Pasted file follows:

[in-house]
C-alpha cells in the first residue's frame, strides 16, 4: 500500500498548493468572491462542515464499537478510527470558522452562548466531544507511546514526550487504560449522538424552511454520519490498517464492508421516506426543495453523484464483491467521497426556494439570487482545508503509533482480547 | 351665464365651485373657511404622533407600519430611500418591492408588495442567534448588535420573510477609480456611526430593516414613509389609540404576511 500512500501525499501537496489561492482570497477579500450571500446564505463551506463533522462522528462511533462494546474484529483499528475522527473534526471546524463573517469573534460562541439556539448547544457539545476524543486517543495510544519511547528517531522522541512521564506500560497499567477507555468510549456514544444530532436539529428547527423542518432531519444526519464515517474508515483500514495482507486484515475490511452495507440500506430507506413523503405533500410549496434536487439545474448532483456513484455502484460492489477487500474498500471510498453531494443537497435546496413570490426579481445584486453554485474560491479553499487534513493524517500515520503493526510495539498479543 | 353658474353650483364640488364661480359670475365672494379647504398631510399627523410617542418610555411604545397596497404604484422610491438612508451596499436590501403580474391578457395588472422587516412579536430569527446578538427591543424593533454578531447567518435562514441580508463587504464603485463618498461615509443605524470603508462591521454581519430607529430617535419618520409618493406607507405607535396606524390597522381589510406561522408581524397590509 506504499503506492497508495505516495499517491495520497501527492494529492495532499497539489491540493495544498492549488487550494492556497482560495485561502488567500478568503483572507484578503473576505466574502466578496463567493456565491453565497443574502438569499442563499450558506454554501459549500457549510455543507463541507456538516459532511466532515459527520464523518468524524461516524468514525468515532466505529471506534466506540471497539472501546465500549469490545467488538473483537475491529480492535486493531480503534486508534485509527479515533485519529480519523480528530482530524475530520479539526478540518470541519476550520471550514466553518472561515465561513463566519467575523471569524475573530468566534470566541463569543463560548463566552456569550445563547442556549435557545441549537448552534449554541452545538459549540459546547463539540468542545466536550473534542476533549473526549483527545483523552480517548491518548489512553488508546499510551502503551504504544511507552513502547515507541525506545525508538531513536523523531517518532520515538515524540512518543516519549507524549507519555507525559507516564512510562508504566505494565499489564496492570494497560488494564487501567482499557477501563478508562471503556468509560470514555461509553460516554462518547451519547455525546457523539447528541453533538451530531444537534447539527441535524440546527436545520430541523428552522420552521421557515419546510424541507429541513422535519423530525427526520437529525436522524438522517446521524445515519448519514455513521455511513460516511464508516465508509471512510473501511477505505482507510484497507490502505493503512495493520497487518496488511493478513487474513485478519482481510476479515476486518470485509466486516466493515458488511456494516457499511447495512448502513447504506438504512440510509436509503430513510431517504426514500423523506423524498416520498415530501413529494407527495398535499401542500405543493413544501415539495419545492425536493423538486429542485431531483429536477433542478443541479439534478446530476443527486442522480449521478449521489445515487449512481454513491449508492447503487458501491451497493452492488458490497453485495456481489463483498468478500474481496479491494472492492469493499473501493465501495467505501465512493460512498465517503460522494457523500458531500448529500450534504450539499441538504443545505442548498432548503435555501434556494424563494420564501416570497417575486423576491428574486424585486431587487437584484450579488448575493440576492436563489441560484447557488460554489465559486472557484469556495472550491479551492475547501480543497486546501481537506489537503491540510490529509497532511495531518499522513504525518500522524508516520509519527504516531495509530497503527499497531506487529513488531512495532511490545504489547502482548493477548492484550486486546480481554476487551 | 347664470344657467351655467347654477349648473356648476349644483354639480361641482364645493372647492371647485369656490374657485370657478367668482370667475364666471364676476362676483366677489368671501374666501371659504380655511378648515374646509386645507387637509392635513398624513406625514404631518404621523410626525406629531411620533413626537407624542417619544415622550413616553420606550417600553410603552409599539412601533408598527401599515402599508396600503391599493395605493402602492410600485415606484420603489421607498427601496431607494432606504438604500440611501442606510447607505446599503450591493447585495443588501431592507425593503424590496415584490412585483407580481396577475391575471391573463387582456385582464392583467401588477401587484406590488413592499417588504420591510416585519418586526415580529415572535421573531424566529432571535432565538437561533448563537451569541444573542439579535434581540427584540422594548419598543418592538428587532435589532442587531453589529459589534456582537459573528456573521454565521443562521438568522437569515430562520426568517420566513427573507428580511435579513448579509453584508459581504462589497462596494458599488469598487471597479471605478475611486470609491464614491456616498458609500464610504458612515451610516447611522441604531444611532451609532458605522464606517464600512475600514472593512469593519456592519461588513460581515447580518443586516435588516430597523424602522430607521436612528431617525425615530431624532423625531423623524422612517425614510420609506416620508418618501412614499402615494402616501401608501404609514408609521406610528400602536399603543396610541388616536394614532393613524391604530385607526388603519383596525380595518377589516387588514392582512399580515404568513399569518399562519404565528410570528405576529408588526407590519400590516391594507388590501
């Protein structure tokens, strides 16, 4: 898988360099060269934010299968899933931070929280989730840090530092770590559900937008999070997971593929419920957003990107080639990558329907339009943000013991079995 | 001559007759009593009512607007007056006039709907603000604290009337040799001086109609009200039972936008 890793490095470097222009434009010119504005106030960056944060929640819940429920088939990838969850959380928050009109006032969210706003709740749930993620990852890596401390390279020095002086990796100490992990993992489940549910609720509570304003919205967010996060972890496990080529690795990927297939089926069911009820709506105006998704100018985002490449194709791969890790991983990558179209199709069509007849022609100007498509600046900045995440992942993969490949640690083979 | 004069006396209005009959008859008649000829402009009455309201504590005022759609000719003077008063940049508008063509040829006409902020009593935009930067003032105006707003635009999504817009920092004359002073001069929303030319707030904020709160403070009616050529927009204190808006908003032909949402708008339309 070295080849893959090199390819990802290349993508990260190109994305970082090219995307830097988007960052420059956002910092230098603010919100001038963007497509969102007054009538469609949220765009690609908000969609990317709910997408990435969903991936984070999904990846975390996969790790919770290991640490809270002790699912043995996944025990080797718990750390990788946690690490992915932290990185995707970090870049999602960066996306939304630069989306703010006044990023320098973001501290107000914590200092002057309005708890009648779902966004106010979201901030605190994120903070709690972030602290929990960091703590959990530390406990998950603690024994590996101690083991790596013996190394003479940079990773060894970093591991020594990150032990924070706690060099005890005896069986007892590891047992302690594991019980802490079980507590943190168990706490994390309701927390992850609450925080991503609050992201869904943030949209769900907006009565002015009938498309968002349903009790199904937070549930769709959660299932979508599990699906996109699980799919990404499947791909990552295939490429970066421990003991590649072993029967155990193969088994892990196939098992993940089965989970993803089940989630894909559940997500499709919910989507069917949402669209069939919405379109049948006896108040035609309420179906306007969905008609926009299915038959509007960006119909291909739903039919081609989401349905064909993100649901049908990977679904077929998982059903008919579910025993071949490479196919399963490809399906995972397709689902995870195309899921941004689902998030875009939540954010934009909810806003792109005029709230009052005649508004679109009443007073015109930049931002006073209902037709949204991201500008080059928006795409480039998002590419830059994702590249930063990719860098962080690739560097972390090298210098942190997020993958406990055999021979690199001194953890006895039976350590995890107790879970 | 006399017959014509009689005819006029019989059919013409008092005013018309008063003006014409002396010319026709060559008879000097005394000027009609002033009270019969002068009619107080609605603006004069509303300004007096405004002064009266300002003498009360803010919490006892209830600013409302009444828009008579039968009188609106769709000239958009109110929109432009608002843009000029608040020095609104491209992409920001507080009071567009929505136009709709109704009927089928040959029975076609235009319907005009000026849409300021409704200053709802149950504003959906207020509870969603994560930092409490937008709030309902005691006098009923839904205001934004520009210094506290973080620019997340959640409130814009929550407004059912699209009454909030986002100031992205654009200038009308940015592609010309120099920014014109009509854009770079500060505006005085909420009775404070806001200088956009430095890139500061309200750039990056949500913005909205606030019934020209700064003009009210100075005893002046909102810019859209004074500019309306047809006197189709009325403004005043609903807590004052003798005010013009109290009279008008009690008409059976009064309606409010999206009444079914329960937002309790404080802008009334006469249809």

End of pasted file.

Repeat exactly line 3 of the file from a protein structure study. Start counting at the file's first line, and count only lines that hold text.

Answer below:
């Protein structure tokens, strides 16, 4: 898988360099060269934010299968899933931070929280989730840090530092770590559900937008999070997971593929419920957003990107080639990558329907339009943000013991079995 | 001559007759009593009512607007007056006039709907603000604290009337040799001086109609009200039972936008 890793490095470097222009434009010119504005106030960056944060929640819940429920088939990838969850959380928050009109006032969210706003709740749930993620990852890596401390390279020095002086990796100490992990993992489940549910609720509570304003919205967010996060972890496990080529690795990927297939089926069911009820709506105006998704100018985002490449194709791969890790991983990558179209199709069509007849022609100007498509600046900045995440992942993969490949640690083979 | 004069006396209005009959008859008649000829402009009455309201504590005022759609000719003077008063940049508008063509040829006409902020009593935009930067003032105006707003635009999504817009920092004359002073001069929303030319707030904020709160403070009616050529927009204190808006908003032909949402708008339309 070295080849893959090199390819990802290349993508990260190109994305970082090219995307830097988007960052420059956002910092230098603010919100001038963007497509969102007054009538469609949220765009690609908000969609990317709910997408990435969903991936984070999904990846975390996969790790919770290991640490809270002790699912043995996944025990080797718990750390990788946690690490992915932290990185995707970090870049999602960066996306939304630069989306703010006044990023320098973001501290107000914590200092002057309005708890009648779902966004106010979201901030605190994120903070709690972030602290929990960091703590959990530390406990998950603690024994590996101690083991790596013996190394003479940079990773060894970093591991020594990150032990924070706690060099005890005896069986007892590891047992302690594991019980802490079980507590943190168990706490994390309701927390992850609450925080991503609050992201869904943030949209769900907006009565002015009938498309968002349903009790199904937070549930769709959660299932979508599990699906996109699980799919990404499947791909990552295939490429970066421990003991590649072993029967155990193969088994892990196939098992993940089965989970993803089940989630894909559940997500499709919910989507069917949402669209069939919405379109049948006896108040035609309420179906306007969905008609926009299915038959509007960006119909291909739903039919081609989401349905064909993100649901049908990977679904077929998982059903008919579910025993071949490479196919399963490809399906995972397709689902995870195309899921941004689902998030875009939540954010934009909810806003792109005029709230009052005649508004679109009443007073015109930049931002006073209902037709949204991201500008080059928006795409480039998002590419830059994702590249930063990719860098962080690739560097972390090298210098942190997020993958406990055999021979690199001194953890006895039976350590995890107790879970 | 006399017959014509009689005819006029019989059919013409008092005013018309008063003006014409002396010319026709060559008879000097005394000027009609002033009270019969002068009619107080609605603006004069509303300004007096405004002064009266300002003498009360803010919490006892209830600013409302009444828009008579039968009188609106769709000239958009109110929109432009608002843009000029608040020095609104491209992409920001507080009071567009929505136009709709109704009927089928040959029975076609235009319907005009000026849409300021409704200053709802149950504003959906207020509870969603994560930092409490937008709030309902005691006098009923839904205001934004520009210094506290973080620019997340959640409130814009929550407004059912699209009454909030986002100031992205654009200038009308940015592609010309120099920014014109009509854009770079500060505006005085909420009775404070806001200088956009430095890139500061309200750039990056949500913005909205606030019934020209700064003009009210100075005893002046909102810019859209004074500019309306047809006197189709009325403004005043609903807590004052003798005010013009109290009279008008009690008409059976009064309606409010999206009444079914329960937002309790404080802008009334006469249809």